Some of you may remember how a while back I went to some big chain dental practice located not three minutes from my house and was told that I had cavities in eight of my molars. I took great exception to these tidings, and so went for a second opinion to Dr. H, my regular dentist, much further away but much more trustworthy. And she, bless her soul, flashed her light in my mouth, proclaimed the previous diagnosis to be hogwash, and pronounced that I had but one (count it! ONE) cavity in one of my lower wisdom teeth.
(Am I alone in being an adult in America with all four of my wisdom teeth? One thing both dentists agreed on was that they rarely saw a complete set of wisdom teeth.)
I was torn between immense relief at this verdict, triumph that I was vindicated in my initial incredulity, and my sputtering outrage that some punk practice would have drilled all my back teeth for -- what? As a preventative measure? I cannot stress this enough: they would have drilled all my back teeth unnecessarily. If this does not arouse fear and loathing in you, you are not human.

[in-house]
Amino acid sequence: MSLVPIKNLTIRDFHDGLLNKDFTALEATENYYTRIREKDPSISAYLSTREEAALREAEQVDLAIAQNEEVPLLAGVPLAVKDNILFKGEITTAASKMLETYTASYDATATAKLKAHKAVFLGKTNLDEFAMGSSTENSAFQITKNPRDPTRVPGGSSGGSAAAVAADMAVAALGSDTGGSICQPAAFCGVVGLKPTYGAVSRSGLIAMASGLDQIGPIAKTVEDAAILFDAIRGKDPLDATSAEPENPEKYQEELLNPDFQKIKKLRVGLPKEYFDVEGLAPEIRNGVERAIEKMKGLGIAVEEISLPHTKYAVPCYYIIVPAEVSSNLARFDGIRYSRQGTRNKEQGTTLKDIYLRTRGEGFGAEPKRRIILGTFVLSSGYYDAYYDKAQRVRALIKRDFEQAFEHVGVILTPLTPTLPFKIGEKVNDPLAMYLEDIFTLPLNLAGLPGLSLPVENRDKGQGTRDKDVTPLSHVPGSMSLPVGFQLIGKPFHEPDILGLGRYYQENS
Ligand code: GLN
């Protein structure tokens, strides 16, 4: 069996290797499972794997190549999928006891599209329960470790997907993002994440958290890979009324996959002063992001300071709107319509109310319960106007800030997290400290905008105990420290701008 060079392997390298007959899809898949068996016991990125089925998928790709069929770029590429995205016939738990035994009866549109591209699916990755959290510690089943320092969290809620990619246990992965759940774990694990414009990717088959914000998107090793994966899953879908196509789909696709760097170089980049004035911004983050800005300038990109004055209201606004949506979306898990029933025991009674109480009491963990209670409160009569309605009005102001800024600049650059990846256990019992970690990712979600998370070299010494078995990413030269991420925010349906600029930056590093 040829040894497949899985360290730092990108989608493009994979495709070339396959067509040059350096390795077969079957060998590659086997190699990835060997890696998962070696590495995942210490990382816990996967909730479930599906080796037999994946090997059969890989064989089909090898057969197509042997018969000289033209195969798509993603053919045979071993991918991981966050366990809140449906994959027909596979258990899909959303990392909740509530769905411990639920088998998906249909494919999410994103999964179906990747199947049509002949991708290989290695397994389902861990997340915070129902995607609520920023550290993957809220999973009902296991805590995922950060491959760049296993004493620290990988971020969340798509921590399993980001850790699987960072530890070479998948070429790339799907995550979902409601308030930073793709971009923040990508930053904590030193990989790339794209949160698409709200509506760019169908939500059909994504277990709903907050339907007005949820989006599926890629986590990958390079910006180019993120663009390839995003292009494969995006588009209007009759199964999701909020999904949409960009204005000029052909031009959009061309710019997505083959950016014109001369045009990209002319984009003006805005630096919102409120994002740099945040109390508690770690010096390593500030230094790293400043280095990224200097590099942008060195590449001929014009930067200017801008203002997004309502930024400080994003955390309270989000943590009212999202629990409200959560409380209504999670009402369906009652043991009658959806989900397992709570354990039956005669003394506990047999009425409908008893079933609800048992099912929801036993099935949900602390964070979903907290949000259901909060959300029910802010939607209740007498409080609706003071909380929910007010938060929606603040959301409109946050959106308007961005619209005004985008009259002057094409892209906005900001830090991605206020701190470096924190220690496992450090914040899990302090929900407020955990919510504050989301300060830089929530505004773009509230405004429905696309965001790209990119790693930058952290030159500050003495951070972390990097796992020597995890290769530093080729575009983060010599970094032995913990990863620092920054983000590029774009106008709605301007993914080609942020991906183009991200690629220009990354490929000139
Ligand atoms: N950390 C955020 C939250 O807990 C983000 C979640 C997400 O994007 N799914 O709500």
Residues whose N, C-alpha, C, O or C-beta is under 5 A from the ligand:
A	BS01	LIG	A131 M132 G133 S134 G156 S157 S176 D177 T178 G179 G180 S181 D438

Dr. H is very active on the local pro-life scene, and as she probbed and swabbed and cleaned she told me about a talk she'd recently attended about the importance of supporting maternity homes for young unwed mothers and their children. I couldn't make any more coherent response than "Uh hunh", but the hygienist said, "I sure wish that sort of thing had been around when I was young. Then maybe I wouldn't have had to give up my daughter."
The dentist paused and stared at her assistant of many years. "I never knew you'd had to give up a child."
As she passed implements over my head, the hygienist told us how she'd gotten pregnant when she was fifteen and had gone to live in a home for unwed mothers. The girls weren't really allowed to leave the grounds often, and were strongly pressured to give their babies up for adoption. She'd always wanted to find her daughter, who would be 26 now, and this desire had intensified now that her other children were grown now and also wanted to meet their older sister.
Rich Leonardi recently posted about the misconception floating out there that the pro-life movement only cares about children in the womb. Catholic pro-life work today takes many forms -- education, counseling, prayerful protests outside of abortion clinics, adoption support, and maternity homes that work to keep mothers and children together. I have not known many contemporaries who became pregnant as teenagers, but of those few, all had the support and love of their families and friends in keeping and raising their babies. Being a single mother is never easy, but the job of the pro-life movement is not to condemn these women, but to give them loving encouragement and moral support.
And remember, pro-lifers make the best dentists.